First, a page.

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Red Rice: caste and class war


Keezhavenmani was just another village until the slaughter of 44 dalits, reports N Sundharabuddhan
N SUNDHARABUDDHAN | Issue Dated: March 11, 2012, New Delhi
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Till December 25, 1968, Keezhavenmani was just another village in Tamil Nadu. That evening it became a blot on the national conscience as 44 Dalits, most of them women and children, were locked in a hut and set on fire for raising their voices against exploitation by upper caste landlords.

Keezhavenmani falls in Thanjavur district—a rice yielding region known for its grand temples and notorious landlords who have built their wealth on the free service of pannai adimaigal (farm slaves) from the Dalit community. Poor, exploited and subjected to the worst human atrocities, they were mobilised by the Communist party of India (Marxist) to strike back.

The landlords were furious. On December 25, 1968, one of them, Irinjur Gopalakrishna Naidu allegedly ordered his henchmen to chase the women and children to teach the men a lesson. Terrified, they took shelter in a hut belonging to one Ramaiah. It was locked and set ablaze.

Today, there stands in Keezhavenmani a memorial to those ‘martyrs’, erected by the CPI(M). It figures 44 names, engraved on black granite. Of these, 14 belonged to the same family. And the first name is that of Papa (25), Ramaiah's wife, who had offered her home as refuge.

The foundation for the memorial was laid by Jyoti Basu who was then Deputy Chief Minister of West Bengal. A glass urn containing the remains of the victims, collected a few days after the incident by freedom fighter I. Maayandi Bharathi, is placed at the memorial.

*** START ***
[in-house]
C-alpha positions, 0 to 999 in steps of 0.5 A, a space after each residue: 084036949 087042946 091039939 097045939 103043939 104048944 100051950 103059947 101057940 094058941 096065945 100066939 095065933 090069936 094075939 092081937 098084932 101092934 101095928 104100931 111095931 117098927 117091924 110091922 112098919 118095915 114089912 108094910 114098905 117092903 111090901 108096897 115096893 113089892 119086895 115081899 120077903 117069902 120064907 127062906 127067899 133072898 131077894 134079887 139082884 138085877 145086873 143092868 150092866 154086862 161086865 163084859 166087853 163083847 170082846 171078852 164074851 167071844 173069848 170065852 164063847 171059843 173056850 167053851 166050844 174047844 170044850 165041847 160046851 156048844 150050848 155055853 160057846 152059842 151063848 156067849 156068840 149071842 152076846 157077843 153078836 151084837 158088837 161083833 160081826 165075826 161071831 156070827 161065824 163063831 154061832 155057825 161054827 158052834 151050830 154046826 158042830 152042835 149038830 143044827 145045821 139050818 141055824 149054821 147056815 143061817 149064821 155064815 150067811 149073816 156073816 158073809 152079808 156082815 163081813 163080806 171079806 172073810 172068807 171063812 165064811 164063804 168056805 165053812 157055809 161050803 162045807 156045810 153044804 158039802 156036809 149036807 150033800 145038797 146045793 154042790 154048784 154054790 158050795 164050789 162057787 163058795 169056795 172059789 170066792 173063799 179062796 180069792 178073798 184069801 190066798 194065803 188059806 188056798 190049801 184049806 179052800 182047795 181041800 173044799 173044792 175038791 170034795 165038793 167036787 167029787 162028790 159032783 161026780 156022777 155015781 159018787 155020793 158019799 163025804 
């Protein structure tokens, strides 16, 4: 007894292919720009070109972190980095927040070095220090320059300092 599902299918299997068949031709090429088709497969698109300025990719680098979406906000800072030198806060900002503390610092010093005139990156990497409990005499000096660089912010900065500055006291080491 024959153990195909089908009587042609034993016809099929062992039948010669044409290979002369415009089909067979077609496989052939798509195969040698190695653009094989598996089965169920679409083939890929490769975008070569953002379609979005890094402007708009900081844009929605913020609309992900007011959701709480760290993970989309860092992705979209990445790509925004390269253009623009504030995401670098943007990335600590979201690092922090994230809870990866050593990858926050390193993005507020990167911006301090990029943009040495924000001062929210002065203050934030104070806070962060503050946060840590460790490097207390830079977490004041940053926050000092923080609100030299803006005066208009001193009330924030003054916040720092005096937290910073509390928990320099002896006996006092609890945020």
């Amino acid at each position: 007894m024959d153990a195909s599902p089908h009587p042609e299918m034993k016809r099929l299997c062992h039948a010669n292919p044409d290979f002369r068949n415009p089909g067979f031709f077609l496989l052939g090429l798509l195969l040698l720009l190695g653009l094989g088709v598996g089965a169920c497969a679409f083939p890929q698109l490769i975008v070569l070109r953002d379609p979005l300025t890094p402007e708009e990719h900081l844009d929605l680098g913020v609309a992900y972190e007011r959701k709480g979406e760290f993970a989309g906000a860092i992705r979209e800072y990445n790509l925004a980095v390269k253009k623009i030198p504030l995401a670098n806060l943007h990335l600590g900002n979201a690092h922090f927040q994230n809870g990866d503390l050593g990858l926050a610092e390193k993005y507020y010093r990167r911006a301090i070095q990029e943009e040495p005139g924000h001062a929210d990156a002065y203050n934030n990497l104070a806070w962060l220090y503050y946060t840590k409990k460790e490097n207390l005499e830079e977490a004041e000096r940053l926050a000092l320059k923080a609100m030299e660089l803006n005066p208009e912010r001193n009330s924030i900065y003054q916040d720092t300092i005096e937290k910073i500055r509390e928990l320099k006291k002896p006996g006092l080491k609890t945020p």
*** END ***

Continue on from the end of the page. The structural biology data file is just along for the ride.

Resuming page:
Ramalingam was 25 then. Today, he remembers it as though it was just yesterday. “I was working at the farm of Govindaraj Nadar. Our demand was just half a measure of rice more to harvest a sack of rice. But the landlords refused. We said we would not work for them”.

The backdrop to the confrontation had been set in 1967 when the ruling Congress government was defeated by the DMK and the Communists. Since the Dalits of Keezhavenami had boycotted work, Naidu brought in workers from another village called meensuruti to harvest the crop.

But these immigrants stopped working when the Keezhavenami workers explained their struggle for just wages. Ramadoss, the farm secretary of Irinjur Dhamodhara Naidu asked the locals to complete the work. But Gopalakrishna Naidu threatened the landlord. The work was then completed by others but the locals were paid. Naidu fined them Rs. 250 which they refused to pay.

Gopalakrishna Naidu, the president of the Congress Party Area Committee formed a Paddy Producers Association with Narayanasamy Naidu, a former MLA. Together they toured villages and asked farm workers to join them. The association had its own flag which was hoisted in many villages. The residents of Keezhavenami were members of the CPI (M) and refused to do so.

Ramalingam remembers the sequence of events vividly. “Word spread that Naidu would have us attacked by hired goons. The entire village was tense. Early evening we heard that some of our men were attacked at a tea stall. We rushed and saw Naidu's men set our huts on fire and attack Ramaiah. They had guns and shot people. Only 44 were killed because many were hiding in the paddy fields. When the police came it arrested the victims, not the perpetrators,” he says.

Sedhupathi, the younger brother of Ramaiah, says, “I lost 11 family members. Ours was not a caste conflict, it was a class conflict.”

Solai Sundara Perumal, author of the novel "Sennel" (Red Rice) that describes the massacre, says that today the struggle seems ironical as it is difficult to get people to work on agricultural land.

The lower court sentenced 10 of the accused to a decade in jail but the Madras High Court acquitted everyone including Gopalakrishna Naidu. The decision was upheld by the Supreme Court.

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Issue Dated: Feb 5, 2017